(RxWiki News) Being exposed to secondhand smoke is a known health hazard. Many people lay down no-smoking rules in their homes and cars, but too many people still have not adopted this personal policy.
In a recent study, researchers from the Centers for Disease Control and Prevention (CDC) surveyed adults in all 50 states about whether or not smoking was allowed in their homes or cars.
The researchers found that several million people still allow smoking in their homes and cars, even if the residents and drivers are not smokers themselves.
"Don’t allow smoking in your home or vehicle."
The CDC researchers, led by Brian A. King, PhD, MPH, investigated trends in voluntary no-smoking rules in US cars and homes.
According to the researchers, secondhand smoke exposure is responsible for an estimated 3,400 lung cancer-related deaths and 46,000 heart disease-related deaths in non-smoking US adults every year.
While many public places have banned smoking in the US, secondhand smoke exposure still happens in homes and cars.
The researchers used information from the 2009-2010 National Adult Tobacco Survey for this study. To compile the survey data, adults aged 18 and older, living in all 50 states, were interviewed over the phone about whether or not they allowed smoking in their homes and cars. Both smokers and non-smokers were surveyed.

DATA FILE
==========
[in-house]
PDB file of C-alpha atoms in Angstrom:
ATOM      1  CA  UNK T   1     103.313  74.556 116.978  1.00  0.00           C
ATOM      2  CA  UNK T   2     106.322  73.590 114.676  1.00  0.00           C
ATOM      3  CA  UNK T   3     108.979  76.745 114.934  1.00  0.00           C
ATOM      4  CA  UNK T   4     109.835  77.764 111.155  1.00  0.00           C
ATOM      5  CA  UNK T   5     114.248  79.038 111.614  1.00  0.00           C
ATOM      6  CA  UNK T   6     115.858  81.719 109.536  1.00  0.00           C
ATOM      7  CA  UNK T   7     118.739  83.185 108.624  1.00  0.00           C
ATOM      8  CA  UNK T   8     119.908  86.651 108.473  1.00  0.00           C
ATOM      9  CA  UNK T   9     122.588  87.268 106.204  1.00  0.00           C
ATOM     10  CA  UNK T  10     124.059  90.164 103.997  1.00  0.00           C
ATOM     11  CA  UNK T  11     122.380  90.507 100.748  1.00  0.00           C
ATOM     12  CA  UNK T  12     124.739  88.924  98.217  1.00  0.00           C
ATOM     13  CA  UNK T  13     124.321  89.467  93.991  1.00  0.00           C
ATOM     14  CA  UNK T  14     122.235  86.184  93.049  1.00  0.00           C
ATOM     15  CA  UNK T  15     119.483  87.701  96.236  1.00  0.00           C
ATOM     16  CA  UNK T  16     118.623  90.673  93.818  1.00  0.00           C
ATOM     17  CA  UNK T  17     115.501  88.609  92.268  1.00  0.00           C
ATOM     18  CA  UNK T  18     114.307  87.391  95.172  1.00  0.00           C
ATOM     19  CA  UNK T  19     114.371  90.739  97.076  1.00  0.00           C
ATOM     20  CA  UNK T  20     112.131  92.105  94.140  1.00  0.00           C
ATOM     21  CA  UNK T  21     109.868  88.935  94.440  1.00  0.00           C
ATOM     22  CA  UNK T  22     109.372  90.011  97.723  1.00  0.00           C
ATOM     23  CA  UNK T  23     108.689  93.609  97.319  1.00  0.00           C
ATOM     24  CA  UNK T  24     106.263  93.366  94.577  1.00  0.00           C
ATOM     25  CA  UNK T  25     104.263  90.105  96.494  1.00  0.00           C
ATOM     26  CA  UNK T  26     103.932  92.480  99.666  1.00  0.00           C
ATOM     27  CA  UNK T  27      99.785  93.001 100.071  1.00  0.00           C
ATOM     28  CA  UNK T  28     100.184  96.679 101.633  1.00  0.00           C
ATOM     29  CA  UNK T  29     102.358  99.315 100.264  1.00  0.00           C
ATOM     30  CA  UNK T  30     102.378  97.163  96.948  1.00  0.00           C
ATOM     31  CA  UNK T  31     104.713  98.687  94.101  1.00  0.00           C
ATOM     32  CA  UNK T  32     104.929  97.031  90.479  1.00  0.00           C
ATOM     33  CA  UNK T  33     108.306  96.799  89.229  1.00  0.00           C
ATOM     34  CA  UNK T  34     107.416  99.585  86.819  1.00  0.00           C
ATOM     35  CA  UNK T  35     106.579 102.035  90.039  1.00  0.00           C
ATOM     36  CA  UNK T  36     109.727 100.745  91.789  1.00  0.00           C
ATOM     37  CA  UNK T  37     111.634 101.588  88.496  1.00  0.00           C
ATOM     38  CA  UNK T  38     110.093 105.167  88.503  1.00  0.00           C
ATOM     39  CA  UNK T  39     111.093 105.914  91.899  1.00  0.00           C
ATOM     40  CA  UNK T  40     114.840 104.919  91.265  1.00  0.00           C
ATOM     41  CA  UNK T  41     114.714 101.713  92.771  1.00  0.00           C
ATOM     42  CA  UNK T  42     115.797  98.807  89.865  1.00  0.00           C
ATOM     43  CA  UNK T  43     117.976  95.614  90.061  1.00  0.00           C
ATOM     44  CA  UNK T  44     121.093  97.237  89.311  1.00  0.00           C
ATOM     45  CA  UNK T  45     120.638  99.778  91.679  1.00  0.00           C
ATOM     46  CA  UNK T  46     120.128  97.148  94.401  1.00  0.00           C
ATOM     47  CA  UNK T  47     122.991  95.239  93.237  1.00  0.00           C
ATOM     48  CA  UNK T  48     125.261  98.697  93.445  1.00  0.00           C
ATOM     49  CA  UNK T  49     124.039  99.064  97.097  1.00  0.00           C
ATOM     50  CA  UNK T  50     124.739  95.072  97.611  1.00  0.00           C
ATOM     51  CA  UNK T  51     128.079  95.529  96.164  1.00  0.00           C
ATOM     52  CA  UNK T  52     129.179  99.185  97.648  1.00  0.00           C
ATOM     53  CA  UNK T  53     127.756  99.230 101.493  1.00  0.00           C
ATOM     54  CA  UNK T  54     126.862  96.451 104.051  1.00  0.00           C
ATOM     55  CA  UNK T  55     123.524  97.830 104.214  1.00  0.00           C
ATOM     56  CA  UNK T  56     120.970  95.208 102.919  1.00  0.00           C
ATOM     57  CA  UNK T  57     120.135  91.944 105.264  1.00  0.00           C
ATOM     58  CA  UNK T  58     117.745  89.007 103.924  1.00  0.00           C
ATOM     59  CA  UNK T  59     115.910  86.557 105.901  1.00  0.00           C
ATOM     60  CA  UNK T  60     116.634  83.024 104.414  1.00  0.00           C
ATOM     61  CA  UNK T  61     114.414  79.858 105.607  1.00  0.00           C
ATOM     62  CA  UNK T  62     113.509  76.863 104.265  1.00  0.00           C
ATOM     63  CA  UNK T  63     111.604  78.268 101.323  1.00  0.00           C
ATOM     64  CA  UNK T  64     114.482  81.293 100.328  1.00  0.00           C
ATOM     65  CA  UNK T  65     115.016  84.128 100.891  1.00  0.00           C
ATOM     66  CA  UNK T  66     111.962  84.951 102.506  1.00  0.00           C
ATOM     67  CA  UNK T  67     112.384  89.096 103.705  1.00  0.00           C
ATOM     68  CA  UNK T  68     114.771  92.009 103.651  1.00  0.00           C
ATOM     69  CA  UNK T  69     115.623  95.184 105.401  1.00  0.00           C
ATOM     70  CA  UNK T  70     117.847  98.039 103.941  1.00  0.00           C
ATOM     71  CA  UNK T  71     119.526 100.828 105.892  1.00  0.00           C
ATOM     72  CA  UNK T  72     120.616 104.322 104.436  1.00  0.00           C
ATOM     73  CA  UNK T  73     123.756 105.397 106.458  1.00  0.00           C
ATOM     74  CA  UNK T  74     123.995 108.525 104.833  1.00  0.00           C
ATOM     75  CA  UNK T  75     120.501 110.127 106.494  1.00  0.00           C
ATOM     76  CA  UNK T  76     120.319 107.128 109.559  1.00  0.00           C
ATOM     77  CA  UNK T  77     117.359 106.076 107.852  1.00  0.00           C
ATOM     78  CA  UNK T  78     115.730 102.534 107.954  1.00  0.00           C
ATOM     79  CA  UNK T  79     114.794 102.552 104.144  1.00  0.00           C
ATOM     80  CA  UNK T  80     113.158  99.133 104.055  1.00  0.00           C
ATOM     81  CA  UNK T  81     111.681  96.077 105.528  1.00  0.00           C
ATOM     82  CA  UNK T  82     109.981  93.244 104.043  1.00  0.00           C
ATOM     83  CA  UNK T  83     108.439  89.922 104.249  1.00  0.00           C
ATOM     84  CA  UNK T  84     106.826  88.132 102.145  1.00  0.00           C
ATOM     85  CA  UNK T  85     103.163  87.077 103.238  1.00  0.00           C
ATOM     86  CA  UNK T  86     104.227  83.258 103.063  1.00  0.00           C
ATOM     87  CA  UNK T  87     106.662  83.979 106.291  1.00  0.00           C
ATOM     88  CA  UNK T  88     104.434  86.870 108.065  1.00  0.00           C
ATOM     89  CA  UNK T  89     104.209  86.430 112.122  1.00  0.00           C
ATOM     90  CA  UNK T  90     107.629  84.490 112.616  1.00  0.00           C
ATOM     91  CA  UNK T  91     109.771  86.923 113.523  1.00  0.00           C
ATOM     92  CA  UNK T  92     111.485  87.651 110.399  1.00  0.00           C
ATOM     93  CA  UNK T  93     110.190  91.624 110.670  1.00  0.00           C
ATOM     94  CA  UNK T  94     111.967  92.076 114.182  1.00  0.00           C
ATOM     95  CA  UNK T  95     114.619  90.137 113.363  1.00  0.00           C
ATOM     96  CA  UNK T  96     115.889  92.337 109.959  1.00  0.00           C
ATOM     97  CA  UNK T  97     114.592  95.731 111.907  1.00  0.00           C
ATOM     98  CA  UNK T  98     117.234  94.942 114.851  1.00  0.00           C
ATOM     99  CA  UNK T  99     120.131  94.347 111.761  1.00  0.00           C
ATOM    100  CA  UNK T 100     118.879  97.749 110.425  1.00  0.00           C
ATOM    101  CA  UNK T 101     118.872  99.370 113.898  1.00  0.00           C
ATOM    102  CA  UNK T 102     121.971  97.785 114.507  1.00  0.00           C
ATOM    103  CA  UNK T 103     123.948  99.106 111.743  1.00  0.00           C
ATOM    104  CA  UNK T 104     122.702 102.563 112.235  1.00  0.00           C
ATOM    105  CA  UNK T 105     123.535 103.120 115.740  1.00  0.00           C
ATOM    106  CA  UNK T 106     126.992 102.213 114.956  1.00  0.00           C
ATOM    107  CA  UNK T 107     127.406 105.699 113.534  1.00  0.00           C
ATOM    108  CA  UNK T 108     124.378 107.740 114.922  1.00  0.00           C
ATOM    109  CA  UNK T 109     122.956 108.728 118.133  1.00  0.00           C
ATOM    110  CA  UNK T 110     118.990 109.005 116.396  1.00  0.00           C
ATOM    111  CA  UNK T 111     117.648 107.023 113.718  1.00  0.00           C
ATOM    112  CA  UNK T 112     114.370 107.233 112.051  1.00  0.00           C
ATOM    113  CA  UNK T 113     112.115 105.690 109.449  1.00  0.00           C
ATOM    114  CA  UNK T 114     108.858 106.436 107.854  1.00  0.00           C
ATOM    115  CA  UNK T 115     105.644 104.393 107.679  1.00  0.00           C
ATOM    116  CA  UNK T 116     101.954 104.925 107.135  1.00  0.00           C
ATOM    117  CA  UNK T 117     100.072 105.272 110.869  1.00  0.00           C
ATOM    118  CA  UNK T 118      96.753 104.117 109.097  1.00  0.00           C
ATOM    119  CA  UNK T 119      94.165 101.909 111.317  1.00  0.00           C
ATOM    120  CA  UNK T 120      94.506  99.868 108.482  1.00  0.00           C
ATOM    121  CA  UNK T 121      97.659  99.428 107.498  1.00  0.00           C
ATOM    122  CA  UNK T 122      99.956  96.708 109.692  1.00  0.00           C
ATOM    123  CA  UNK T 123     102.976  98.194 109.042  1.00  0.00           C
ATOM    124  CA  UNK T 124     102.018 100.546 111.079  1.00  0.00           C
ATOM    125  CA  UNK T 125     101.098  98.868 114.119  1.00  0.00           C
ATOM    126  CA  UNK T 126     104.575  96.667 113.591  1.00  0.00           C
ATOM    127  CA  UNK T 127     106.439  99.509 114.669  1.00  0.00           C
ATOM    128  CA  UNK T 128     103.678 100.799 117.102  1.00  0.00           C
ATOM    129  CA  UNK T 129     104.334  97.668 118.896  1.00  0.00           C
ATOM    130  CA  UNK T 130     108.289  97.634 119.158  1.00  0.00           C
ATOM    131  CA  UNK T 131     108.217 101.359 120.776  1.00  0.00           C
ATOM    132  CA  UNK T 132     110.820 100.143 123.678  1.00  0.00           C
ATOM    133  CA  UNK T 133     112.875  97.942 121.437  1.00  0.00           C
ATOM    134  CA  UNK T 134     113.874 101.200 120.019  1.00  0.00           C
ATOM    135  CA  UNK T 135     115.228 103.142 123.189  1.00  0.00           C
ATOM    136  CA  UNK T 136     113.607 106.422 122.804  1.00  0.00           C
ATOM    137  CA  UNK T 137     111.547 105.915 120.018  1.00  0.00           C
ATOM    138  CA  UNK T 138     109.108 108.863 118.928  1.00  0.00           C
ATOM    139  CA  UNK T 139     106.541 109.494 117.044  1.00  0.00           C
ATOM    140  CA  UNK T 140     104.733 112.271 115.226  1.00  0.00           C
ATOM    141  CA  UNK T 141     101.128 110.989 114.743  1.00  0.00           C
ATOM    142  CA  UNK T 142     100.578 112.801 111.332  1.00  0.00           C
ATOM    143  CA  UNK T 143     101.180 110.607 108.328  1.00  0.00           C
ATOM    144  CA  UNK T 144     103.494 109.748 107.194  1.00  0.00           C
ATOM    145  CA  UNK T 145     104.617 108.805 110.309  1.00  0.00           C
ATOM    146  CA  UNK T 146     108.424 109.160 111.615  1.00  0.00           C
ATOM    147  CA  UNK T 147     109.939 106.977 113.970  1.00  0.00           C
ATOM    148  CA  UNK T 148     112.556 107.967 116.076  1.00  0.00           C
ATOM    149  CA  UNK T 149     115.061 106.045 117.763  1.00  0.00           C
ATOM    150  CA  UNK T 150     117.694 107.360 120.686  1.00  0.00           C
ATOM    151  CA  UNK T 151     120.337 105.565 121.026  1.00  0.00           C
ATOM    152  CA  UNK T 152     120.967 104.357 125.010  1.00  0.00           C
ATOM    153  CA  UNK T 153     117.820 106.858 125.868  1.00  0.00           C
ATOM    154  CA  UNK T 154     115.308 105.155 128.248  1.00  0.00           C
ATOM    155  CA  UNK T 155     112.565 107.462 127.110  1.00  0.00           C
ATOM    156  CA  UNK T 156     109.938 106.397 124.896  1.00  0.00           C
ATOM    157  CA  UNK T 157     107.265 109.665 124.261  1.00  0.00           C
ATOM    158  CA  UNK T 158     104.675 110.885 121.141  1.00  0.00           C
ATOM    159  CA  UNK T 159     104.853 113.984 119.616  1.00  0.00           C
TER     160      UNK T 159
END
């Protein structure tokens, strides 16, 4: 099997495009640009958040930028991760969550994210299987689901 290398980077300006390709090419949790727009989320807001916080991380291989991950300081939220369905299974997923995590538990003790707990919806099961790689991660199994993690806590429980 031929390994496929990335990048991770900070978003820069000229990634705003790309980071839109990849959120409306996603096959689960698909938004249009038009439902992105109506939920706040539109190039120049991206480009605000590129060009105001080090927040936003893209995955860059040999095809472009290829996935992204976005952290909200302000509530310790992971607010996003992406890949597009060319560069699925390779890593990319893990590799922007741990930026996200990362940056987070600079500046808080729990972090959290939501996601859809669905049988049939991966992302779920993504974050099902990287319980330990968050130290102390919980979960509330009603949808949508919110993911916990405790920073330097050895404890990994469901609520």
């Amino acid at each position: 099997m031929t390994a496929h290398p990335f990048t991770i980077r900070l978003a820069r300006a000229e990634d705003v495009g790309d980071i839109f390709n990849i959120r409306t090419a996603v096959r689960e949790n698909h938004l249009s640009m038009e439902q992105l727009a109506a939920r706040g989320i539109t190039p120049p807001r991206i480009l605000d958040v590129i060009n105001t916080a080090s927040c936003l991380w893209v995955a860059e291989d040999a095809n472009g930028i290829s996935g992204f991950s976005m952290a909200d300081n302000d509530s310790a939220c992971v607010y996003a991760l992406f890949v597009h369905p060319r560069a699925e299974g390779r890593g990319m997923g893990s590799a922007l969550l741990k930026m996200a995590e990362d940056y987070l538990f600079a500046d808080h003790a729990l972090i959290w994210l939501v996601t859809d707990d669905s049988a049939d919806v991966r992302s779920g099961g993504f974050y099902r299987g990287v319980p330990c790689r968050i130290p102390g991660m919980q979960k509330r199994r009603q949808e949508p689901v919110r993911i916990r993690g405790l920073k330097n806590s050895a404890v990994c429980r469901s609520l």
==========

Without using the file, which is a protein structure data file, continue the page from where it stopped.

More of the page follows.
Overall, the researchers found that 81 percent of homes had self-imposed no-smoking policies. Among non-smokers, 89 percent imposed no-smoking rules, while 48 percent of smokers imposed no-smoking rules.
Slightly fewer (74 percent) of the participants reported they did not allow smoking in their cars either.
Only 6 percent of participants said they were exposed to secondhand smoke in the home and 9 percent said they were exposed to secondhand smoke in the car.
Among adults aged 25 to 44 and people 65 years of age and older, 83 percent of responders said they did not allow smoking in their homes or cars.
The researchers found that secondhand smoke exposure among non-smokers was highest among men, younger adults, non-Hispanic black people and those with less education.
Based on state-by-state responders, the lowest levels of no-smoking rules were found in Kentucky, at 68 percent, and the highest were found in Utah, at 93 percent.
“Most US adults report having voluntary smoke-free home and vehicle rules; however, millions of people remain exposed to secondhand smoke in these environments,” the study authors wrote.
The researchers estimated that roughly 10.9 million people were exposed to secondhand smoke in their homes and 16.7 million people in their cars.
The study authors recommended increased efforts to inform people about the dangers of secondhand smoke to promote voluntary smoke-free rules in homes and cars.
This study was published in May in Preventing Chronic Disease: Public Health Research, Practice, and Policy.